Thy Will Be Done, by Julie Fisher ISBN 9781478719656
Three out of five stars
This book starts out as a tragic love affair, turns into a story of the conflicting power of the good and evil sides of the occult and then ends as a power play within a combination of the Christian religion and those that believe in karma. Nicholas is a poor immigrant from the British Isles shortly after the start of the twentieth century and he works well with animals, specifically horses. This lands him a job at an estate where Ellen Wilkins lives. He first set eyes on her when she was in a store where he was working as a delivery boy and he fell hard for her at first sight.
It was not long and she is experiencing the same feelings, but her family was totally opposed to any contact between them. They were determined that she marry Lyle, the son of wealthy parents. When an engagement is announced without Ellen’s consent, she is terrified and makes plans to run off with Nicholas. However, he mysteriously vanishes without a trace and the story immediately moves to the present, where a man named Luke is suffering from debilitating nightmares involving a woman that he calls Ellen.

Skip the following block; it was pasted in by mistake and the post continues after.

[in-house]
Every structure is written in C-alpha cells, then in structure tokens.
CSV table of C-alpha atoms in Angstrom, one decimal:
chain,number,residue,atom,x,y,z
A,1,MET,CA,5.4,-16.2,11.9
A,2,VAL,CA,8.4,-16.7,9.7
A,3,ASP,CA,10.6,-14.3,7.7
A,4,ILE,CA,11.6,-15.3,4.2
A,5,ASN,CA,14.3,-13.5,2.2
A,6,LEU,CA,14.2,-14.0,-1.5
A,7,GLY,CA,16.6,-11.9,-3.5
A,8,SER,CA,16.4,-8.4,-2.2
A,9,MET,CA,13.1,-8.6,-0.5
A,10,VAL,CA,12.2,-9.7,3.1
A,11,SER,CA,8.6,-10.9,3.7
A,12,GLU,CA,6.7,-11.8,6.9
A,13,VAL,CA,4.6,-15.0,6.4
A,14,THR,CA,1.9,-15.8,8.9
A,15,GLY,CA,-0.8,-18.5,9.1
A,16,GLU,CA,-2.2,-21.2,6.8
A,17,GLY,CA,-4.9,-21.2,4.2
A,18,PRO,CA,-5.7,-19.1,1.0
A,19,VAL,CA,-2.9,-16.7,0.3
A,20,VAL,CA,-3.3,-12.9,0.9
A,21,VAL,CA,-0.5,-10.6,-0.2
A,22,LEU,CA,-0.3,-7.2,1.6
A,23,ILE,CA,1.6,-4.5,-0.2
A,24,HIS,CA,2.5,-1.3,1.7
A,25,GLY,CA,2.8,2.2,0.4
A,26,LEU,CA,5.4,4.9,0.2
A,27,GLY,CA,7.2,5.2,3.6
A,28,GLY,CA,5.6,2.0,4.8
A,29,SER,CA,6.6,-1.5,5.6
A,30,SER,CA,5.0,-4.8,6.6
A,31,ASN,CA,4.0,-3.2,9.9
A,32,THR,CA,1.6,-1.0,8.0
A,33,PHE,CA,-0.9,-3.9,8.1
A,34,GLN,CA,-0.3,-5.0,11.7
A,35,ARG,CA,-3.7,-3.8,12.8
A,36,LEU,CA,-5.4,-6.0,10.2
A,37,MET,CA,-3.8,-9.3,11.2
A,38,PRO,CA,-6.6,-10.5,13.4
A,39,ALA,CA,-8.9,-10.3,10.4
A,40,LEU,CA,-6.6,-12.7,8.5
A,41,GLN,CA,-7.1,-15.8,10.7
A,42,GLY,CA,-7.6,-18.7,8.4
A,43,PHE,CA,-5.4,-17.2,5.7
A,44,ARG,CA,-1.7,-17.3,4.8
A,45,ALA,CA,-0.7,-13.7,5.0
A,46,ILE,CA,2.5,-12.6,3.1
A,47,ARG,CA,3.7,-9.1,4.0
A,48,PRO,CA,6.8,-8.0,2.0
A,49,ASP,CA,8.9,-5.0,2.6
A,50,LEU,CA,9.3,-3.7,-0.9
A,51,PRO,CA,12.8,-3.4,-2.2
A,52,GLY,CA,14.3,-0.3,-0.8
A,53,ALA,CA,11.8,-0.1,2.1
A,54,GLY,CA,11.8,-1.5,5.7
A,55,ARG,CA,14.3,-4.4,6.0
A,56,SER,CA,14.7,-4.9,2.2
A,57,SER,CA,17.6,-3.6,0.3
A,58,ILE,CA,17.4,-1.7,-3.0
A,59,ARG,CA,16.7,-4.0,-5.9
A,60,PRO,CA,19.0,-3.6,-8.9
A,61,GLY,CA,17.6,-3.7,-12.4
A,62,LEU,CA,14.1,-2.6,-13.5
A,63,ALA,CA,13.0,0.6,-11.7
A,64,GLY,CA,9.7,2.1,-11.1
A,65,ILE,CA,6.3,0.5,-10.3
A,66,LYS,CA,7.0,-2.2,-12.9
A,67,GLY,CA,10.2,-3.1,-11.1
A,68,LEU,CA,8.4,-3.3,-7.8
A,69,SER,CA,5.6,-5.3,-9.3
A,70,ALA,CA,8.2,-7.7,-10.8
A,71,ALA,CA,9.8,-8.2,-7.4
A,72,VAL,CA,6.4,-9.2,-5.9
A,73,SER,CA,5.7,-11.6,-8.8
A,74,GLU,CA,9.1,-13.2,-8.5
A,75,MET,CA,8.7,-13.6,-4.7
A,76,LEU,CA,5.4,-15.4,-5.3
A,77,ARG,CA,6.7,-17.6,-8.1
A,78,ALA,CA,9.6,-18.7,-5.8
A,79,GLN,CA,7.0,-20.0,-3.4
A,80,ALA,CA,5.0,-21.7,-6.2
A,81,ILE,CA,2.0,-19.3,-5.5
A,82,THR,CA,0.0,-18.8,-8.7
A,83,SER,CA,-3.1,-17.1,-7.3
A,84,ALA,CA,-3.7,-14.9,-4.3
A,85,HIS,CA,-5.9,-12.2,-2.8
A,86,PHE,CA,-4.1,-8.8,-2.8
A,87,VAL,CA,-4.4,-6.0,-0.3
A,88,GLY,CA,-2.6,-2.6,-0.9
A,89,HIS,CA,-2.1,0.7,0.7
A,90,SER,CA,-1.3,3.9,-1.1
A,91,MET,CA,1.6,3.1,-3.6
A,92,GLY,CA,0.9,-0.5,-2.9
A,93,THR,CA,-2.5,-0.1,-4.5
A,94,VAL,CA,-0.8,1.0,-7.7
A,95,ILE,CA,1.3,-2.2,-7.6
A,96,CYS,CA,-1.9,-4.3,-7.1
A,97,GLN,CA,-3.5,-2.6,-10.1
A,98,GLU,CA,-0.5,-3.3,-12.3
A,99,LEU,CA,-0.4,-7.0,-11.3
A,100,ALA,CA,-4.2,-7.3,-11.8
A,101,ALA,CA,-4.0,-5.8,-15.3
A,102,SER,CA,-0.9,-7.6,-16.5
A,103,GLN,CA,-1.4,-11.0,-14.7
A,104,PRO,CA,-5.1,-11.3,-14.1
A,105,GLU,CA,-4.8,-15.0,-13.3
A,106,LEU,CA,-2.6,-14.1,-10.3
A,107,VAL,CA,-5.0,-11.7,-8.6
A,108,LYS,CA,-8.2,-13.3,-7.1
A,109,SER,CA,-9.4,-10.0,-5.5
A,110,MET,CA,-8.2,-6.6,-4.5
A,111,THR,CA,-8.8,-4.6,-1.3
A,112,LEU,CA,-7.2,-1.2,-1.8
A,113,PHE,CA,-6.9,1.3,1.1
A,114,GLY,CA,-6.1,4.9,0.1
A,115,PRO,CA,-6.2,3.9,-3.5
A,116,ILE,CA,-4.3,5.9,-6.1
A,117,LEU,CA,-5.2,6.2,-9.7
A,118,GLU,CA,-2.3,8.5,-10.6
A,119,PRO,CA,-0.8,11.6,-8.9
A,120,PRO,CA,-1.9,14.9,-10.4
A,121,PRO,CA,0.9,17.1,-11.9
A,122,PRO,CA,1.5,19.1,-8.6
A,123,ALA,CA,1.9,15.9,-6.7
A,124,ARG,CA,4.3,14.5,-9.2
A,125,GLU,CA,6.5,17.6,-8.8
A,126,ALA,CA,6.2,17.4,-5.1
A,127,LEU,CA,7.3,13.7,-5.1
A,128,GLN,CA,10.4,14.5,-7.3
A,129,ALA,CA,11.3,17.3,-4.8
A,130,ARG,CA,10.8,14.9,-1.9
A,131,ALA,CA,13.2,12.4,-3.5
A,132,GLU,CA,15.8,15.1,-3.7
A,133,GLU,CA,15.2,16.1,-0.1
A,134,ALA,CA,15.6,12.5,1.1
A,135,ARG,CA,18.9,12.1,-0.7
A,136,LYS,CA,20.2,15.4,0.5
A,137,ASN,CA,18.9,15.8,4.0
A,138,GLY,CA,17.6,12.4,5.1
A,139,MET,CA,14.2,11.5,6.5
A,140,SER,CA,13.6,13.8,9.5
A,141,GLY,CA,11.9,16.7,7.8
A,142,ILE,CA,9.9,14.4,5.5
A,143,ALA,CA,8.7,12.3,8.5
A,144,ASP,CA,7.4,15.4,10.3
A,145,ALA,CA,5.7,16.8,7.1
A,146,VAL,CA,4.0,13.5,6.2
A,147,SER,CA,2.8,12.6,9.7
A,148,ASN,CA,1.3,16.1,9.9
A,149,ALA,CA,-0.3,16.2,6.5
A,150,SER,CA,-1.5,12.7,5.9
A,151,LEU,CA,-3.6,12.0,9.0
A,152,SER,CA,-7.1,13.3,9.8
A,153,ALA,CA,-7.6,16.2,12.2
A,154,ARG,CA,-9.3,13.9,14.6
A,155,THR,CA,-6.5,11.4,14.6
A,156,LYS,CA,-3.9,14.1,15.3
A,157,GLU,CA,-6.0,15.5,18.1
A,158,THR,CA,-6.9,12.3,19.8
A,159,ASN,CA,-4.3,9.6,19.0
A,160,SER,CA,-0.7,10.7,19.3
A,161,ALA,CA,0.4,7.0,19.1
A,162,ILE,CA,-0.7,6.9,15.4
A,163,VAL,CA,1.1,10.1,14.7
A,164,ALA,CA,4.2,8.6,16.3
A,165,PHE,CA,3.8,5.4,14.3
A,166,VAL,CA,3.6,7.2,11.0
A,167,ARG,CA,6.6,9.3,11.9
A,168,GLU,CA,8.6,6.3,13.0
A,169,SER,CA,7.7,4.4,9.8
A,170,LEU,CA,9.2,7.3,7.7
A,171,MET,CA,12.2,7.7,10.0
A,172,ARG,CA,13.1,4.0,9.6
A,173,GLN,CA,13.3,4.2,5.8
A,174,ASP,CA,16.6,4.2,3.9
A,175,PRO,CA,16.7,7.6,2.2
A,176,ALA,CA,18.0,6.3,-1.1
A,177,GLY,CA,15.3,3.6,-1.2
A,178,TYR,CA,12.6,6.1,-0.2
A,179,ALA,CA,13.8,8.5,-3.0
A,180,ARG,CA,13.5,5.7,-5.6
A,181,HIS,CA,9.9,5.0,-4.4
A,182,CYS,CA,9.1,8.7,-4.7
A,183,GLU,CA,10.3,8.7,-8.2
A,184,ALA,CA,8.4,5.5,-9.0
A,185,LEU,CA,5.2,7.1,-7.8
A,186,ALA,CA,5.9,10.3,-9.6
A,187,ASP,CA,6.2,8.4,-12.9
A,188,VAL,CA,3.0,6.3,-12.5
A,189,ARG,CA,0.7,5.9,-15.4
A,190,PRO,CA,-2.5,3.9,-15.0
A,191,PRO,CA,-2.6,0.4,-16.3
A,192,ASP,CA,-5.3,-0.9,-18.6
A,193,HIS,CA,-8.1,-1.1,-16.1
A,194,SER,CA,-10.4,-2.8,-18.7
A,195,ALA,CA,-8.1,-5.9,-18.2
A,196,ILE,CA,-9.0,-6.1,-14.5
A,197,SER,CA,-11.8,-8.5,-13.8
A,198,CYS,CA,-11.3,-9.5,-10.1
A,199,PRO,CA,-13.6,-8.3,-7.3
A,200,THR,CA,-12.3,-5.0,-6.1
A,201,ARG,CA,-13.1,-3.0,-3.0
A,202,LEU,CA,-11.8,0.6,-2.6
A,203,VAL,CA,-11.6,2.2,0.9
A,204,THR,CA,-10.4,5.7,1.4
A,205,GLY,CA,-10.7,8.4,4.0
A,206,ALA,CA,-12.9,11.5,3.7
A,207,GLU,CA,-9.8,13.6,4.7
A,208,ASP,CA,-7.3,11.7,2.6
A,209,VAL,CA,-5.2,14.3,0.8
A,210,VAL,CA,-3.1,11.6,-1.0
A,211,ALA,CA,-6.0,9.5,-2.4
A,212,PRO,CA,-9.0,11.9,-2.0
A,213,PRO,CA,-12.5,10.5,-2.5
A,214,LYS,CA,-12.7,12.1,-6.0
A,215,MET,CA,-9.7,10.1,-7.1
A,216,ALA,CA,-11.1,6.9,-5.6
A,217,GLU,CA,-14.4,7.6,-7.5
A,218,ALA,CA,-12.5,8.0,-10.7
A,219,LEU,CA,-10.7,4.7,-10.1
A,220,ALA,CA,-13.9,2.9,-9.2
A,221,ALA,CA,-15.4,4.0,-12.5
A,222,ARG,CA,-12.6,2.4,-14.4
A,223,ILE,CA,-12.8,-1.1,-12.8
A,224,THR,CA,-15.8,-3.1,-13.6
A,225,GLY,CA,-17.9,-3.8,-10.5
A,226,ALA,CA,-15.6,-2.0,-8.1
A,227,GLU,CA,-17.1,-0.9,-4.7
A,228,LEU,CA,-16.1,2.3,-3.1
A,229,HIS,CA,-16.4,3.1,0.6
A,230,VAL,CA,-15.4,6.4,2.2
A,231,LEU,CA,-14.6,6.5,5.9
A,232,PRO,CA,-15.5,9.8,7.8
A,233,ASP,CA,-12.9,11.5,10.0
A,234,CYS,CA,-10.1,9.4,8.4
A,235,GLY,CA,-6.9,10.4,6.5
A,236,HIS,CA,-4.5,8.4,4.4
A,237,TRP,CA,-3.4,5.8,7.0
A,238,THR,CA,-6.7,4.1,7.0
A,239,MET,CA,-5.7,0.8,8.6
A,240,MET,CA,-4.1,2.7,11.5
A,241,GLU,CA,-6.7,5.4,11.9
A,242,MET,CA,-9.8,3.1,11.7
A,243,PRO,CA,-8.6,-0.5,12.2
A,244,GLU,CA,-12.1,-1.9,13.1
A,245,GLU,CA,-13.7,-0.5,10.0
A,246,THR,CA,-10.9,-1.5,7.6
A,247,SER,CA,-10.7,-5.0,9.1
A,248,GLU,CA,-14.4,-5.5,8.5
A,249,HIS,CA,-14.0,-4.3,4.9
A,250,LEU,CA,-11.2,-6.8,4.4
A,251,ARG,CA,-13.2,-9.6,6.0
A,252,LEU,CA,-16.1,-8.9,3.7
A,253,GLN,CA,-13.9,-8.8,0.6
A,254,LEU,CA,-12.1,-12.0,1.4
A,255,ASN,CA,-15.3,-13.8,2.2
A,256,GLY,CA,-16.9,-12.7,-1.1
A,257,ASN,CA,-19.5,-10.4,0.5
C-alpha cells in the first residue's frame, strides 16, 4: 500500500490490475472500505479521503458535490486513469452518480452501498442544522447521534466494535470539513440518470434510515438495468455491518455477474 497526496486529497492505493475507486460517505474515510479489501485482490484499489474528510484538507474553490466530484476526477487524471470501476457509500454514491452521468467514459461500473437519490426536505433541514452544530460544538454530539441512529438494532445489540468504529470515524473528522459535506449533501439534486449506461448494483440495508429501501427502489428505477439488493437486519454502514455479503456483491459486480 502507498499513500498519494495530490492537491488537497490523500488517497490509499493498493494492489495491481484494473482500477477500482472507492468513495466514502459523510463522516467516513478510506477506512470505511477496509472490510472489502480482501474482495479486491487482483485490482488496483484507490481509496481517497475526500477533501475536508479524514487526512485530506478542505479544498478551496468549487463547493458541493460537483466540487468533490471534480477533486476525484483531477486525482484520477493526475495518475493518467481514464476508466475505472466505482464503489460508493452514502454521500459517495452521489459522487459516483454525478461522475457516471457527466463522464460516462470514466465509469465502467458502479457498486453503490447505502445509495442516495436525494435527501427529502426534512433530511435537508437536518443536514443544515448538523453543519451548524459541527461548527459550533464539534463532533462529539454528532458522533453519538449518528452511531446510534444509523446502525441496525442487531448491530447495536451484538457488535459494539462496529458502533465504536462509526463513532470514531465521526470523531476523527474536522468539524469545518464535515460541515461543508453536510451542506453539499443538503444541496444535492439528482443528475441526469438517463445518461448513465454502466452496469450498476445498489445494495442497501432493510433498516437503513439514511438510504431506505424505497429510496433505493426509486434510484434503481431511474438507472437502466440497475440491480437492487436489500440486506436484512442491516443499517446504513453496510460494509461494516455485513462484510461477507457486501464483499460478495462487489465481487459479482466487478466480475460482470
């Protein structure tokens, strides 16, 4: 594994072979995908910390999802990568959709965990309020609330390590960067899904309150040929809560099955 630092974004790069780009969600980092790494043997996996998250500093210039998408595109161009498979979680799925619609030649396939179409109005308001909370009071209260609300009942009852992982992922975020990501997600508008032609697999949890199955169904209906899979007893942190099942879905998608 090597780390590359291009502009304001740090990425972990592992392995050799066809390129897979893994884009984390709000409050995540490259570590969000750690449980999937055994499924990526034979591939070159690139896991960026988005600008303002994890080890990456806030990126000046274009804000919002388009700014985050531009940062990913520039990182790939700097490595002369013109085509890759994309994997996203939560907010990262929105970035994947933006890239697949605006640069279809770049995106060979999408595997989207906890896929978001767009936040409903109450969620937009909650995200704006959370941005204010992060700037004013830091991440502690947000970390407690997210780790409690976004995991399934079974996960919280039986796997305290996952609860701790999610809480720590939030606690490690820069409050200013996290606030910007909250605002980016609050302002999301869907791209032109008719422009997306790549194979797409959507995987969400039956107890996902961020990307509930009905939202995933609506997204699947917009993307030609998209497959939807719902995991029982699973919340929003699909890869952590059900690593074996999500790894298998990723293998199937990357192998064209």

Luke is a professor of history and the content of the nightmares keeps him from establishing a relationship with a woman. The rest of the book develops the story of Luke’s background, the reasons for his difficulties and why he is so important to the human race. The story works very well until the end when it shifts from a tale about humans to a tale about more powerful beings.
I enjoyed the novel until it reached the end, a plot device that I found equivalent to that of powerful magic. The main difficulty that I have with sword & sorcery books is that the heroes always have an escape clause, powerful magic previously unknown. That is essentially how this story ends, something that I found most unsatisfactory.